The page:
Keeping the ACC together and workable is in all members’ best interest as the new 12-team playoff grants an automatic bid to conference champions and a bye for the top four ranked champs. Winning the ACC is certainly easier than winning the SEC or Big Ten, something that would become even more difficult if the ACC’s top teams were to join.
Nevertheless, money is needed for recruiting budgets, facilities, securing the best coaching staffs, and potentially one day paying athletes. Clemson and Florida State likely won’t trade falling that far behind financially for an easier path in the new 12-team playoff format.
Joining the SEC, which seems most obvious, is highly limited by the ACC’s Grant of Rights agreement. It “grants the rights” of the member schools’ TV property to the conference through 2036. The SEC wouldn’t want to absorb that many members as there are only a few that would boost their already sky high per team revenue.
Perhaps ESPN, which has a vested interest in keeping the ACC around for the ACC network, would adjust the deal to make it more viable. Of course, counting on ESPN to do what’s best for the sport and their long-term interests rather than taking the quick dollar is probably wishful thinking.
Instead, one idea that has not been discussed much is the Big 12 absorbing eight ACC schools. I have not heard any inside rumors of this, but it could serve as a major win-win. If a majority of the ACC schools leave, the Grant of Rights would no longer apply. This would allow those schools to escape their bad TV contract. The Big 12 TV contract ends after 2025 and this move could massively boost their own upcoming TV contact.
Imagine if the Big 12 added: Clemson, Florida State, Miami, Georgia Tech, North Carolina, Duke, Virginia Tech, and Louisville. The conference would stretch wide – from Utah to Virginia – but new members would fit nicely within the boundaries of their current members. Geographically, it actually looks mostly cohesive.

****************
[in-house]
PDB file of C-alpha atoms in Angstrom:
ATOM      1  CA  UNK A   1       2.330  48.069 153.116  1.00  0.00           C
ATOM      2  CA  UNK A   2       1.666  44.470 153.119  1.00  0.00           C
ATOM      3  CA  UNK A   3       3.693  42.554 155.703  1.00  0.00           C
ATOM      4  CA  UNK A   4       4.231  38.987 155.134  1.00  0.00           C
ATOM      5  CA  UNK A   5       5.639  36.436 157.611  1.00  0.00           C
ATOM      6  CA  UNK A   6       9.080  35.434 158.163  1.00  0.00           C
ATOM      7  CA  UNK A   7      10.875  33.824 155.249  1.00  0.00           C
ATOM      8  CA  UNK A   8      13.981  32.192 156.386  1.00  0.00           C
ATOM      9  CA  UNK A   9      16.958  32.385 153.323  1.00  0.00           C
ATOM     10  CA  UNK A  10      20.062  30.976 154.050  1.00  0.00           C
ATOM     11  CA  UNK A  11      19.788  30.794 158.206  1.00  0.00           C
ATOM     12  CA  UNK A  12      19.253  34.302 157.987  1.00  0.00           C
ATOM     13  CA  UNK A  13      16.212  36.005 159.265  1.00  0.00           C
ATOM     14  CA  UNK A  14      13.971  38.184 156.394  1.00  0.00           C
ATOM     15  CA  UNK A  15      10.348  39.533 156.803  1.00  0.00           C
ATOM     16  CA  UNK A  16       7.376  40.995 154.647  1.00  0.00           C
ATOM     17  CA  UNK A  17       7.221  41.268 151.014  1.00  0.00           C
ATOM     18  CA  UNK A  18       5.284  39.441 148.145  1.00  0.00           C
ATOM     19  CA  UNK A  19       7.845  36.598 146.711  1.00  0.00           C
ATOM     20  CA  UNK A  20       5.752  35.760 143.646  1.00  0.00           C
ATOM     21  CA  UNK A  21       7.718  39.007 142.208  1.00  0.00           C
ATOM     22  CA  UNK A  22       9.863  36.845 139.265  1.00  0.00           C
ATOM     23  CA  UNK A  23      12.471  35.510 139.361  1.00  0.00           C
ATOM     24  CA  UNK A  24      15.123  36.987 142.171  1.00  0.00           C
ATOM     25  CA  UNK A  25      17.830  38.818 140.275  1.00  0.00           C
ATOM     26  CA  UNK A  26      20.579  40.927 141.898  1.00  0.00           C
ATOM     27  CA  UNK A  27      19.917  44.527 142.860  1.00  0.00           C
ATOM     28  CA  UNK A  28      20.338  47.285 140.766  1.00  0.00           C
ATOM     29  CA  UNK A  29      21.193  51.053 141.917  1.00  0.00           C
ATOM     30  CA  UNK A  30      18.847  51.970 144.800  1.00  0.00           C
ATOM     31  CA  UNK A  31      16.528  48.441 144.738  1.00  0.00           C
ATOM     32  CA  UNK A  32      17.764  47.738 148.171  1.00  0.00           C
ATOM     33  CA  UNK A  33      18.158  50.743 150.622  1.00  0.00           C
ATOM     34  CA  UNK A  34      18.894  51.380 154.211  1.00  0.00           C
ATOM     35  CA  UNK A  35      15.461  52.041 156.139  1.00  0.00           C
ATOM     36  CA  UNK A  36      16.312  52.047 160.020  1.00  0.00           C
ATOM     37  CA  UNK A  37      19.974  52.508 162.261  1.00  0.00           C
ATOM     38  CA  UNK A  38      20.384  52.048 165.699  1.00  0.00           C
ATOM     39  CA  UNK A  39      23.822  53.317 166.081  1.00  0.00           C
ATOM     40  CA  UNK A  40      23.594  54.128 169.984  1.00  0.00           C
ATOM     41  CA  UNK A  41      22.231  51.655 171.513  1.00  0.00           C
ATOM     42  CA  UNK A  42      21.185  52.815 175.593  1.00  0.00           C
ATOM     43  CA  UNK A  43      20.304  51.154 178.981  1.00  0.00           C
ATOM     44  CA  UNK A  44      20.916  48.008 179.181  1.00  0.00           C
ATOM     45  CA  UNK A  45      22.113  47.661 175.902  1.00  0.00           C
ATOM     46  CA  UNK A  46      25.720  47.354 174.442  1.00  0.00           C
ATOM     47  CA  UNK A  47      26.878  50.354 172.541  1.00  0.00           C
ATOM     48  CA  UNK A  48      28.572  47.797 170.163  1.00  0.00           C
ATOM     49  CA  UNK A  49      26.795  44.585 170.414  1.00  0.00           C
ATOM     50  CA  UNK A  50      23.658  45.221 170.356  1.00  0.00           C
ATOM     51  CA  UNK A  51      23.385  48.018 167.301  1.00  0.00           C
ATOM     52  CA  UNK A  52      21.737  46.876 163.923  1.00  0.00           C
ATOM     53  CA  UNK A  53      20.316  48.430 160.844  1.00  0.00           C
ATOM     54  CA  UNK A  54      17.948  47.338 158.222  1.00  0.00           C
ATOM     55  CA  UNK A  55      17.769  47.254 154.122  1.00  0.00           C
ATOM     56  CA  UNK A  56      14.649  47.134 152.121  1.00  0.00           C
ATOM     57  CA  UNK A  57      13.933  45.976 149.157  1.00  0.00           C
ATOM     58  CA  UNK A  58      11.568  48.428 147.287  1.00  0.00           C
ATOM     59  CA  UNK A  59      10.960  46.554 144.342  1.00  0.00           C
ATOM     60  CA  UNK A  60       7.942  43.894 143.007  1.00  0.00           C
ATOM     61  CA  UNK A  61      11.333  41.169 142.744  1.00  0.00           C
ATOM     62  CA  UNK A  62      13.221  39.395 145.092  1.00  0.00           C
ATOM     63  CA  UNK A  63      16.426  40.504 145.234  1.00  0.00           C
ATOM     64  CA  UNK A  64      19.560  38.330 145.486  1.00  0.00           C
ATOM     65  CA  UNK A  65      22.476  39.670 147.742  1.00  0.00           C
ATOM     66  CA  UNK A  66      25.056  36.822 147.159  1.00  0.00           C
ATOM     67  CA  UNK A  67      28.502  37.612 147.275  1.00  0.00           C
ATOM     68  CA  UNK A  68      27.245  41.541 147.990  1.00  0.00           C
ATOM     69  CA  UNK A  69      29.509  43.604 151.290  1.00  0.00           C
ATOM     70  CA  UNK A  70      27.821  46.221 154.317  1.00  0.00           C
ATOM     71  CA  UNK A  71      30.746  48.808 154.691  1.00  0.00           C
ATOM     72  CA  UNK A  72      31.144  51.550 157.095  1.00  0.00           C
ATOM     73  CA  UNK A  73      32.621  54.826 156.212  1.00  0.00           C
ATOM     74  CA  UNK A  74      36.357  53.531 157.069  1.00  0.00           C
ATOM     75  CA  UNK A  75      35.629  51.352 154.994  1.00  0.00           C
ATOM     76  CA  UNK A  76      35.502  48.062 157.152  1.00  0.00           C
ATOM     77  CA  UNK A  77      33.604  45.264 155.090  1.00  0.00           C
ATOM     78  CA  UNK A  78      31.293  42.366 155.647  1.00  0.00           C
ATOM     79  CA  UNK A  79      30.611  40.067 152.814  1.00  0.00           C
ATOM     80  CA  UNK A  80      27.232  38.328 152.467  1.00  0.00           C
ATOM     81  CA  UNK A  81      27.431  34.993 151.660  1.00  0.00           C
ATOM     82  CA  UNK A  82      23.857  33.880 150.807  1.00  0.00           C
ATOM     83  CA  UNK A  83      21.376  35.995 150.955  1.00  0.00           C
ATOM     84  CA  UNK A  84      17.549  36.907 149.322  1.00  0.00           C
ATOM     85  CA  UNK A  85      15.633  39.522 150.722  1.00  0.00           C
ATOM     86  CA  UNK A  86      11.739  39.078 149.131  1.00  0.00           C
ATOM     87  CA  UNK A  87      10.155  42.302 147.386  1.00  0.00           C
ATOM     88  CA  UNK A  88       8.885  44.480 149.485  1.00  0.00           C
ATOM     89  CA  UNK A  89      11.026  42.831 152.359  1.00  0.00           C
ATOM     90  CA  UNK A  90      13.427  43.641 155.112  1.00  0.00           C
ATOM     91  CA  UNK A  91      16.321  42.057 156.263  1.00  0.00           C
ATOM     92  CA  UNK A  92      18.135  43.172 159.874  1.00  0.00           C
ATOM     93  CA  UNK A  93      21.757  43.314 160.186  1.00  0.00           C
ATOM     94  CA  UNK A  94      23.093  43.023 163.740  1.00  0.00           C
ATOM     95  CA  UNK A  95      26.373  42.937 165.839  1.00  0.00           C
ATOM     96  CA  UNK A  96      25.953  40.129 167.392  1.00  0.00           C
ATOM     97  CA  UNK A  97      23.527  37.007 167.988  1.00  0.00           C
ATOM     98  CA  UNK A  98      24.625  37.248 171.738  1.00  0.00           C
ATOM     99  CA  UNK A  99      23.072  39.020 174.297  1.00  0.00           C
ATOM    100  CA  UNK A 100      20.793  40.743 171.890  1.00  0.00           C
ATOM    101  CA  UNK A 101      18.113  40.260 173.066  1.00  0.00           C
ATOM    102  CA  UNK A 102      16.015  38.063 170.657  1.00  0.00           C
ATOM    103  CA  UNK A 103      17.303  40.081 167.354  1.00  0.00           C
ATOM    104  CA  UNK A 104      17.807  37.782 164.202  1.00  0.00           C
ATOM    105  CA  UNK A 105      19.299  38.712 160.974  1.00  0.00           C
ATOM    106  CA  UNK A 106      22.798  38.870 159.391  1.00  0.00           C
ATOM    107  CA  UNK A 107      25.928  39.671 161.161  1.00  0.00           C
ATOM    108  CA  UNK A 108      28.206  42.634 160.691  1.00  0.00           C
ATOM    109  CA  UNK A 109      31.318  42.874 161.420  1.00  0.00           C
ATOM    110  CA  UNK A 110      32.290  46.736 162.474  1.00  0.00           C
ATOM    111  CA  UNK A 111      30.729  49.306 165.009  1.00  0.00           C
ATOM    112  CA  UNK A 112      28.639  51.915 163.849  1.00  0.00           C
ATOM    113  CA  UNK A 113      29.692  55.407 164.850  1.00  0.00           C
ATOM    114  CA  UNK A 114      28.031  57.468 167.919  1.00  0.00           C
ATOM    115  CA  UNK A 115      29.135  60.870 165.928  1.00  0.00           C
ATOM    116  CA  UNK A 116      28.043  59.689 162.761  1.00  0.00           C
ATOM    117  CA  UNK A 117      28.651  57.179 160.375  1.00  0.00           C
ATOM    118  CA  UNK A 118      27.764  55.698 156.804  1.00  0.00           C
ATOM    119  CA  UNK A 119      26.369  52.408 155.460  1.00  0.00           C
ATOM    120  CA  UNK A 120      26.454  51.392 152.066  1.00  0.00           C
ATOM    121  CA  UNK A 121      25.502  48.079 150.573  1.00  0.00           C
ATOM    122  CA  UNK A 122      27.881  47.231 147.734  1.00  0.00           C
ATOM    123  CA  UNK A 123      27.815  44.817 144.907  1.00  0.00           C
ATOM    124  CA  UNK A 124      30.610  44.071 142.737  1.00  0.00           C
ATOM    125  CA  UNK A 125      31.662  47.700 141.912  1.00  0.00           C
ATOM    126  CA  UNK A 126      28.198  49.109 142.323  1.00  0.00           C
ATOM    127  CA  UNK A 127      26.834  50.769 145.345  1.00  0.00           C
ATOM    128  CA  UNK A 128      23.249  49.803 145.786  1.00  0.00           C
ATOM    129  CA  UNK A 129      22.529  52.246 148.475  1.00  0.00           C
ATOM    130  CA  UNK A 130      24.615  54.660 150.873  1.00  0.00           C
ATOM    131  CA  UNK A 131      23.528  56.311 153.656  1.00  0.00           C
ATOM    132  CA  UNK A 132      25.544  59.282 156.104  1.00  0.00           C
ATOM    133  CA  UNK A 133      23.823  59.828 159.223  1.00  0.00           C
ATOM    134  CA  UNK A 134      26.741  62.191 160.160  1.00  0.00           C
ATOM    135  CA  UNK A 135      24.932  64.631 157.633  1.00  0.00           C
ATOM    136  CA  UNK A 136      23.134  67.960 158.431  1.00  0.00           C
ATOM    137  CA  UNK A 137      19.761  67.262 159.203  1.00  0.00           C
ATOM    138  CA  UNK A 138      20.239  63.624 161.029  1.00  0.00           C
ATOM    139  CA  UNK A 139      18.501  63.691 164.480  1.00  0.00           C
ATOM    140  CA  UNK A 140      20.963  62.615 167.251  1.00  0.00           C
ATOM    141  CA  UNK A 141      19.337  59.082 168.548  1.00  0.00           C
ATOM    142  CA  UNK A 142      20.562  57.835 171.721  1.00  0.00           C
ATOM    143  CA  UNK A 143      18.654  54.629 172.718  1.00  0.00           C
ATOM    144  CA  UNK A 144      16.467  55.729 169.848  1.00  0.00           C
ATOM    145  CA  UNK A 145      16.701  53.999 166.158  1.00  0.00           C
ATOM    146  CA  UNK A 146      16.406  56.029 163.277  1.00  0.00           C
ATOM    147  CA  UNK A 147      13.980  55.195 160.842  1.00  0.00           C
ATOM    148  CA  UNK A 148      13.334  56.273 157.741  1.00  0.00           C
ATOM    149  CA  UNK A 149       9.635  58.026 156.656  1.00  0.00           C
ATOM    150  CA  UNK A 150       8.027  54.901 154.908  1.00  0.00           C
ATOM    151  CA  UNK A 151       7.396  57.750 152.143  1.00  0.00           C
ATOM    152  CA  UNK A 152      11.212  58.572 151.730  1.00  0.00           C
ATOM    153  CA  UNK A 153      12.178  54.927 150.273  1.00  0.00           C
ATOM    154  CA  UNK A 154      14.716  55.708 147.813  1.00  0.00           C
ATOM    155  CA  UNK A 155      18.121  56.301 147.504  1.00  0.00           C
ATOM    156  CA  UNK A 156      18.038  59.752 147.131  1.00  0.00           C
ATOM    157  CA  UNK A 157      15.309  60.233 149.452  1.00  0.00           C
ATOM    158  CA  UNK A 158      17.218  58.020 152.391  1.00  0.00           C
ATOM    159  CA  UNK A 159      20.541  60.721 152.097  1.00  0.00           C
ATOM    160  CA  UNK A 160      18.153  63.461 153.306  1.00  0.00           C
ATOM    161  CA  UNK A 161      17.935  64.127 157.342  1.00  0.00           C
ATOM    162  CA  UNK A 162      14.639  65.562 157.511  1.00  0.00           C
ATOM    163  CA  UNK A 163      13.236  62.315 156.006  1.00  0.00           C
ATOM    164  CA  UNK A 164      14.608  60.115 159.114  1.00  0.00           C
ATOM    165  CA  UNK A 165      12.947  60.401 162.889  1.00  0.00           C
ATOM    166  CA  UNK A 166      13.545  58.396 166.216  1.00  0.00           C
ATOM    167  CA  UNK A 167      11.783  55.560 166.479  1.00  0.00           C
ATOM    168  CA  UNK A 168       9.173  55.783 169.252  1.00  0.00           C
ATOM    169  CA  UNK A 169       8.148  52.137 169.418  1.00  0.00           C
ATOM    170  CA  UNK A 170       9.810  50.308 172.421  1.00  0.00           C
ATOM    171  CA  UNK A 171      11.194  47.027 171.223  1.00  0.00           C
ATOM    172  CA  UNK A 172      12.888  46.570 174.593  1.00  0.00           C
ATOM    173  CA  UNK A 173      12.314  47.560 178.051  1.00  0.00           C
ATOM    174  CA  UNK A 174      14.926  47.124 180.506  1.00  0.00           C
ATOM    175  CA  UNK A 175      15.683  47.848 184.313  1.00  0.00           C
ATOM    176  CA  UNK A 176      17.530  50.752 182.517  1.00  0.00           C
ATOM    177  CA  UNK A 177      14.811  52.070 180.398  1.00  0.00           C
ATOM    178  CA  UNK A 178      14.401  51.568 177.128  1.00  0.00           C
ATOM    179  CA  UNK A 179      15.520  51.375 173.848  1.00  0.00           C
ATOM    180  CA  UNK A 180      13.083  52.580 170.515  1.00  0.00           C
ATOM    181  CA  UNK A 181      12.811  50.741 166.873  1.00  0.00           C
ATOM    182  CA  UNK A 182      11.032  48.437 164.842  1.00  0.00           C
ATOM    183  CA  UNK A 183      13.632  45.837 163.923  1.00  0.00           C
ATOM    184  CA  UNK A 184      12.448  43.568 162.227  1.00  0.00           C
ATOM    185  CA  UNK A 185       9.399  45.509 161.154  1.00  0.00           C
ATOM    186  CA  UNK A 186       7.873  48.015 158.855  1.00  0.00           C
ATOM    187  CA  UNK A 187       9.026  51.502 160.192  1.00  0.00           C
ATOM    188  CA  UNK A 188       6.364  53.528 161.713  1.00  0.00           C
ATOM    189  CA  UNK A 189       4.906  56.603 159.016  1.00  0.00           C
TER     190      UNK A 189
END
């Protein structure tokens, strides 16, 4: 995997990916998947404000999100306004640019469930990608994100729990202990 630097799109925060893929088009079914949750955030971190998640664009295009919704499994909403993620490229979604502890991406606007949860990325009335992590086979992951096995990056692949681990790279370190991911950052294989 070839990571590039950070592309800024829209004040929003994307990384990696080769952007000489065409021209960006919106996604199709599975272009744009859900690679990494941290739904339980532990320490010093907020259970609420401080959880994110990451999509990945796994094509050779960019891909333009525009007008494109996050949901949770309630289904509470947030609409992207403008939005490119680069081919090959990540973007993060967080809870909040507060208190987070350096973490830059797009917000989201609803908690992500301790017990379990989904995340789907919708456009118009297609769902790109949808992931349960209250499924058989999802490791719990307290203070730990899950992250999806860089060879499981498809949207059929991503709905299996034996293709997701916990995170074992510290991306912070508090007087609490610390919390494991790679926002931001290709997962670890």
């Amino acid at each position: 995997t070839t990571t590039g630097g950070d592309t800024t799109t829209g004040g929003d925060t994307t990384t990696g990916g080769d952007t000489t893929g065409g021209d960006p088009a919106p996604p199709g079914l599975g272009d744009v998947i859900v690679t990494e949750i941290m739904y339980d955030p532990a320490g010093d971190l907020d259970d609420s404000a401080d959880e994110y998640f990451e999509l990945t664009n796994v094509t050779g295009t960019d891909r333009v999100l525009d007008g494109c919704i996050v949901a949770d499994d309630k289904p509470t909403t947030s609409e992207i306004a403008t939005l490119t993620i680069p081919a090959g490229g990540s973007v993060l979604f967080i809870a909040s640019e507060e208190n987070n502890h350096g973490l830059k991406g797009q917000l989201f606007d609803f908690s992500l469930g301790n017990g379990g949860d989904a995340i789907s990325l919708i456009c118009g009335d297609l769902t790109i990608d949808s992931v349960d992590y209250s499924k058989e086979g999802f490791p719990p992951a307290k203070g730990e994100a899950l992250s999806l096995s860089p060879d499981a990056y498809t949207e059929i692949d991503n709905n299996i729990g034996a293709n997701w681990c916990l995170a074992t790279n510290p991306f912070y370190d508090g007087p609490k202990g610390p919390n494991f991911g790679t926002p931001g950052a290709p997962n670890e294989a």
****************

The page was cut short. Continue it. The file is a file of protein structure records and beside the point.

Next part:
It's not crazy and could be a viable way to help the Big 12 land a bigger TV after 2025 and get ACC members out of their unfavorable TV contract running through 2036. pic.twitter.com/bVRwVcx26t— Ryan Kantor (@ryan_kantor) March 3, 2023
It would be far more difficult for Clemson to win this proposed 20-team super conference and earn the CFP auto-bid than in the current ACC, but games would be more entertaining and draw more national interest. Obviously, this would immensely hurt the ACC schools left behind like Boston College, but they can’t expect major brands to subsidize them any longer, at least not when those brands can no longer afford it. I dive in a bit deeper into this possibility in the video below:
Recently, several reporters close to the program have suggested that the Big Ten could come calling for both Clemson and Florida State. Unfortunately, their hesitance to add Oregon and Washington makes me question if they’d be interested in taking a big enough chunk of the ACC to void the Grant of Right deal. If the SEC joined them in the raid, the two could perhaps pick it apart. Florida and South Carolina may be loud enough to block Florida State and Clemson from joining the SEC which could result in them joining the Big Ten.
It is impossible to predict what will happen except that the status quo will likely change again. Hopefully when the dust settles, Clemson finds themselves still playing key rivals like Florida State, Georgia Tech, NC State, and South Carolina and not taking too many trips to far-off locales like Minnesota, Illinois, and Los Angeles.